Apple's Snow Leopard: Bigger Than The iPhone 3GS? - InformationWeek

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6/29/2009
02:31 PM
Mitch Wagner
Mitch Wagner
Commentary
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Apple's Snow Leopard: Bigger Than The iPhone 3GS?

While all the Apple buzz is about the iPhone 3GS, Snow Leopard is looking like much more important announcement for Apple. Both were announced at the company's Worldwide Developers Conference a few weeks ago, they're both significant steps forward for existing products. While the 3GS is sexier, Snow Leopard has under-the-hood improvements in the operating system that will help carry Apple into the future.

While all the Apple buzz is about the iPhone 3GS, Snow Leopard is looking like much more important announcement for Apple. Both were announced at the company's Worldwide Developers Conference a few weeks ago, they're both significant steps forward for existing products. While the 3GS is sexier, Snow Leopard has under-the-hood improvements in the operating system that will help carry Apple into the future.We talked about Snow Leopard vs. 3GS at a roundtable discussion I hosted a couple of weeks back in Second Life. The discussion included blogger Gina Trapani, founding editor of Lifehacker, who now blogs at Smarterware; Michael T. Rose of one of my favorite Apple blogs, The Unofficial Apple Weblog; and ArminasX Saiman, who runs a shop in Second Life and blogs at Second Effects.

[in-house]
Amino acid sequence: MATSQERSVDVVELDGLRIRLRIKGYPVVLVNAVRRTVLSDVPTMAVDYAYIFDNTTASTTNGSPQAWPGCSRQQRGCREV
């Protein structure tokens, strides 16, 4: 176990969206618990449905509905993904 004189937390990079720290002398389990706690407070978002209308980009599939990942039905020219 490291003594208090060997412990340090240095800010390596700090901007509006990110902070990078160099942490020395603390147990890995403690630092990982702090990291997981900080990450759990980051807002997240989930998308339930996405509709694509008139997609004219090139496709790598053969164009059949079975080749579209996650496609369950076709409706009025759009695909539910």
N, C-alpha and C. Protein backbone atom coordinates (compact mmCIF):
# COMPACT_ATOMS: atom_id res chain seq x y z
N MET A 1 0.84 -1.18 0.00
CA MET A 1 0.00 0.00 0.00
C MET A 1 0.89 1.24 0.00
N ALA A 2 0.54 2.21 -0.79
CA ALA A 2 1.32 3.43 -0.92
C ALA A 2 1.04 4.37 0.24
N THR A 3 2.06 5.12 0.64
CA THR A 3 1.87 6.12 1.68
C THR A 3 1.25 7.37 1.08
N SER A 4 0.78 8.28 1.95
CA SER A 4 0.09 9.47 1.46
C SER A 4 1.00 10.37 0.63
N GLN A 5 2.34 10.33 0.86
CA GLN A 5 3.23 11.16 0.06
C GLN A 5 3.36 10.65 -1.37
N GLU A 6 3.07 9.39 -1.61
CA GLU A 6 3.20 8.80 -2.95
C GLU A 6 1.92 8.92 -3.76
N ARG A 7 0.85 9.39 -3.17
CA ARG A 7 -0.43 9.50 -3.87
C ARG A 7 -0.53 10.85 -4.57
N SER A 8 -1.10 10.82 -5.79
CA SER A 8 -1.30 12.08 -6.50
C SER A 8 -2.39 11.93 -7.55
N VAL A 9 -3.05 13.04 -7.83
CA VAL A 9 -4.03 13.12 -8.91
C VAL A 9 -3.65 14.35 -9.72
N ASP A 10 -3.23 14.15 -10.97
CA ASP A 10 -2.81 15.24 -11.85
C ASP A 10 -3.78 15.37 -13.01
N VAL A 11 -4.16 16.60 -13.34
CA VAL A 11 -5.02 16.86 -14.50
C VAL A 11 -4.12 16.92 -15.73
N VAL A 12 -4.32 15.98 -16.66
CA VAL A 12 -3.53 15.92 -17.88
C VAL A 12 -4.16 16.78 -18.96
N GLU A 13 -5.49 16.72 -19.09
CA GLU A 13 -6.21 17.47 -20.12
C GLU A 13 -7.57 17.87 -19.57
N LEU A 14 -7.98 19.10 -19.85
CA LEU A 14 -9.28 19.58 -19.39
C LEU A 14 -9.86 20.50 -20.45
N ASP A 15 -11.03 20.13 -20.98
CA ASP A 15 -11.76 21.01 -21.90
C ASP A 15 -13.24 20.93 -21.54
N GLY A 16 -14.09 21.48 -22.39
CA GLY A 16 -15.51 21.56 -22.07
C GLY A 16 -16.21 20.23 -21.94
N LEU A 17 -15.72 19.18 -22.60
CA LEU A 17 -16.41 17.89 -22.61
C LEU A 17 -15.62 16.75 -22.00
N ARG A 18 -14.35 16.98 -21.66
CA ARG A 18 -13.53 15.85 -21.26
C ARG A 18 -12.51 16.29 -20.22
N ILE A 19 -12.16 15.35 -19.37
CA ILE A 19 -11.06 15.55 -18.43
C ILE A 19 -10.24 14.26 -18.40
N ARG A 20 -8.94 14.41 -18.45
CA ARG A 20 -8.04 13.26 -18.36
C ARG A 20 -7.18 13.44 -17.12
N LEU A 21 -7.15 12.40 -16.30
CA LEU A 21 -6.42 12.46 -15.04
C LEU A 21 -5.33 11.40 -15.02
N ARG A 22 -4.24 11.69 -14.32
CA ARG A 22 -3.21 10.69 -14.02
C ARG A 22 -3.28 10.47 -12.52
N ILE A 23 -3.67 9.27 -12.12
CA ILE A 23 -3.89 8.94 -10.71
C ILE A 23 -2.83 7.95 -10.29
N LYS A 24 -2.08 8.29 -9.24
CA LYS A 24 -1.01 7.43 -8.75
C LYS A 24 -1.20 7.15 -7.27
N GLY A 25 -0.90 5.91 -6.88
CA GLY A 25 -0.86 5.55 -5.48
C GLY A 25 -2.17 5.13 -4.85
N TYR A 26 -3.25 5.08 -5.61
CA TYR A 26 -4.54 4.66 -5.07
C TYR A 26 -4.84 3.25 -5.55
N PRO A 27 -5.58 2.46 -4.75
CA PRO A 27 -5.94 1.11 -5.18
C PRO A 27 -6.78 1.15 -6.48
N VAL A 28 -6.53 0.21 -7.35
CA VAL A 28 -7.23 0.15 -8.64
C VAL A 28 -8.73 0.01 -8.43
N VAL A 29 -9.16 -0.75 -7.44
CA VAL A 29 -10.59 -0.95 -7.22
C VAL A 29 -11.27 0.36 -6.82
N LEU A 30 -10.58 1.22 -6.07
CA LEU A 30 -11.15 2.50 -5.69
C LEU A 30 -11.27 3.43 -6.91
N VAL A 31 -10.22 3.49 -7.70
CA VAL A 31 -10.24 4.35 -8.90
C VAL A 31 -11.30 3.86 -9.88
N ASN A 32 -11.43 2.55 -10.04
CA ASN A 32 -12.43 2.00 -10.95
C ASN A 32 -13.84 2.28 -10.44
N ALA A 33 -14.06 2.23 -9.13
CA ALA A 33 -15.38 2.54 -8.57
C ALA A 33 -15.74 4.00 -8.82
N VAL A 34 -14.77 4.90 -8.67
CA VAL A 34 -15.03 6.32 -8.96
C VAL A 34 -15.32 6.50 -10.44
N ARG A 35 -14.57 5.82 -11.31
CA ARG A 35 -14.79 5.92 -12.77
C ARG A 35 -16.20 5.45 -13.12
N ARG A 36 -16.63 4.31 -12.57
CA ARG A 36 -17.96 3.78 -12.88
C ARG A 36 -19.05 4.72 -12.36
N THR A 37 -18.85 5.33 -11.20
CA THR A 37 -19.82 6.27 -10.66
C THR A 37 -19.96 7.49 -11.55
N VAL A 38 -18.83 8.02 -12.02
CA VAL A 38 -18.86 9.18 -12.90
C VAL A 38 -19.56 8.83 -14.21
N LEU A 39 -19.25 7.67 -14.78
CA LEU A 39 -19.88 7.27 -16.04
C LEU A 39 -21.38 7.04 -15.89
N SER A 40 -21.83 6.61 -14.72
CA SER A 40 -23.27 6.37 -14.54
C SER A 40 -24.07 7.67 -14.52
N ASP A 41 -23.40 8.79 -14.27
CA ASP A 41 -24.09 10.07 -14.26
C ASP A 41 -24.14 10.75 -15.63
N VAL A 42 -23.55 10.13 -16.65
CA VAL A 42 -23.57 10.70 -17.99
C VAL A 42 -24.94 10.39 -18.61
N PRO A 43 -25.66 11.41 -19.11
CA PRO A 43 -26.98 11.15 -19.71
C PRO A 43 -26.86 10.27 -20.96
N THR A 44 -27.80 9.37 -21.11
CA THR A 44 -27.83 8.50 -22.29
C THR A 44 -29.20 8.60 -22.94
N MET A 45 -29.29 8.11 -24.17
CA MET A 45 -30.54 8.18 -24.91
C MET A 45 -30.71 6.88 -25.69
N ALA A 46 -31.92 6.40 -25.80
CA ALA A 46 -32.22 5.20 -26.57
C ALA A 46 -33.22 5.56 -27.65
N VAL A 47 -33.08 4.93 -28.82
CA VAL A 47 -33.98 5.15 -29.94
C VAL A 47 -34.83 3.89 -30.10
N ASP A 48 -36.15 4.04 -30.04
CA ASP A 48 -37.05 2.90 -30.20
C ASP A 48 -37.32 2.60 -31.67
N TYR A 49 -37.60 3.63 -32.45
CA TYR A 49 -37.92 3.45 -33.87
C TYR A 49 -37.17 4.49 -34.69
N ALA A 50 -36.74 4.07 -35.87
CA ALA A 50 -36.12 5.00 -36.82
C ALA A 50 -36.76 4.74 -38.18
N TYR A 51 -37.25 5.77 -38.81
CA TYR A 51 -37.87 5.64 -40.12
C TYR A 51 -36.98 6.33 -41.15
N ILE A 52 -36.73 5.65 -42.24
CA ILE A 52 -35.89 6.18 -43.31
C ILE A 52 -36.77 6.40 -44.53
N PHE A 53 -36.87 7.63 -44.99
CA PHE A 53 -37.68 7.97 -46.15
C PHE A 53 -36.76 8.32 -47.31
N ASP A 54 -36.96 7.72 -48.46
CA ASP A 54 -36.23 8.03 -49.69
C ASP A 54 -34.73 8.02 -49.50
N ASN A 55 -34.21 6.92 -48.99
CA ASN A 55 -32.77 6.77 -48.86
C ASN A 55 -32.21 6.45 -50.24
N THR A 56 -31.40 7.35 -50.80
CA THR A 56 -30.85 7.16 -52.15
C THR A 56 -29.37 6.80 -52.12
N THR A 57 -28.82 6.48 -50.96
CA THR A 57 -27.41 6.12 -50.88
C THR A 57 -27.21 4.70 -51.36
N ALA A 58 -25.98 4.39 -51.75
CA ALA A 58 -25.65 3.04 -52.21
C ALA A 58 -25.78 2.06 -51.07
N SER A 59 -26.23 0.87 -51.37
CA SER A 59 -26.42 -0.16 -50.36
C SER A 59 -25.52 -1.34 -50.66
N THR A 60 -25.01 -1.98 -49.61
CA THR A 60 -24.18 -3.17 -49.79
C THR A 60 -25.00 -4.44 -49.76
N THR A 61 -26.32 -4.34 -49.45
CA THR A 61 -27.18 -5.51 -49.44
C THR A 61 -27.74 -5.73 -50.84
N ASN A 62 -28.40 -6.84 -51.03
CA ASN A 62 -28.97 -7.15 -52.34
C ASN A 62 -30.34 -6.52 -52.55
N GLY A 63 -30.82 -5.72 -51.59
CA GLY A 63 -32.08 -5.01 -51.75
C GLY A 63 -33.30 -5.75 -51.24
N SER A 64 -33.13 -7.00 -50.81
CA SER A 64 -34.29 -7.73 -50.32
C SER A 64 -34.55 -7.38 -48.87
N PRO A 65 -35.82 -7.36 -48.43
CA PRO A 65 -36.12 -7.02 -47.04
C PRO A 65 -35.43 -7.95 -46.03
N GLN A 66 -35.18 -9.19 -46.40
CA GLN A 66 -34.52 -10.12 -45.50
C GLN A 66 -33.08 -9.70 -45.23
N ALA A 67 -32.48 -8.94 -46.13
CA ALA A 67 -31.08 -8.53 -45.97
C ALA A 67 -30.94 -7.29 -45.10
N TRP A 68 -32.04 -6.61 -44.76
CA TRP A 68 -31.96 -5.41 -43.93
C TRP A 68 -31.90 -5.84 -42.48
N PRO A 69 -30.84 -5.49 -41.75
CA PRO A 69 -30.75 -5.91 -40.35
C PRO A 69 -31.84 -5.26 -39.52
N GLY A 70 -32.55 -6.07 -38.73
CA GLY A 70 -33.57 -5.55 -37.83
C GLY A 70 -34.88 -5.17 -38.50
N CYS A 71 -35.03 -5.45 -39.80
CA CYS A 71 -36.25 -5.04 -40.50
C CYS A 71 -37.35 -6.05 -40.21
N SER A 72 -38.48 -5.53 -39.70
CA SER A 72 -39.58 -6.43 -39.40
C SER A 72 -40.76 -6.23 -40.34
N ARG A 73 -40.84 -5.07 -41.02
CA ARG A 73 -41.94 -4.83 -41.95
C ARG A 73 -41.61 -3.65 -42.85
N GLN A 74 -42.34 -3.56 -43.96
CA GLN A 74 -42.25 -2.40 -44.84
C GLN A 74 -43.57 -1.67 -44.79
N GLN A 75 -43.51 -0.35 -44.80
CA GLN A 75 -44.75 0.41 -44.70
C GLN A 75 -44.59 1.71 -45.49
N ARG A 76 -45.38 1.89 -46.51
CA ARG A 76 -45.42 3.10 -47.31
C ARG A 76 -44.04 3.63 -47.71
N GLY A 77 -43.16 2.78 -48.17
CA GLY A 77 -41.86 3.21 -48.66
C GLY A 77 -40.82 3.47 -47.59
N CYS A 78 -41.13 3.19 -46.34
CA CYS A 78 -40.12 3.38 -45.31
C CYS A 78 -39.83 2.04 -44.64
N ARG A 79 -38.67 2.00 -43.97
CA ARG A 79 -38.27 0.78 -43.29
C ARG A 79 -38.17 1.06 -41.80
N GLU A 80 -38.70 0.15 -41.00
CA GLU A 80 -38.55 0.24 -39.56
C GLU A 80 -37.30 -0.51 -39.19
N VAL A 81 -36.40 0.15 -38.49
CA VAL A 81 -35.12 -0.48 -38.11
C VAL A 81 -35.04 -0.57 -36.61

Listen to the audio of our conversation: Springtime for Apple. Or watch it as a video:

I was a bit incredulous at first at the idea that Snow Leopard might be bigger than the iPhone 3GS. Snow Leopard is just a dot-release update to the desktop operating system, while the 3GS is ... is ... well, it's a new iPhone, which means it's completely made of awesome! However, discussing it with the other guests and thinking about it afterwards, I'm sold. While Snow Leopard has only a few user-facing features, it's leaner, faster, with improved graphics performance, and optimized for multicore processors. Moreover, it only runs on Intel Macs; Apple is leaving its Power PC legacy behind. And the price is important: When it ships in September, Snow Leopard will be a $29 upgrade, compared with $129 for other operating system upgrades this decade.

We talked about a wide range of Apple-related subjects, including speculation whether the spinning-beachball spins the other way in Australia and New Zealand.

Note: The roundtable was part of Copper Robot, an interview program I do in my spare time, unaffiliated with InformationWeek.

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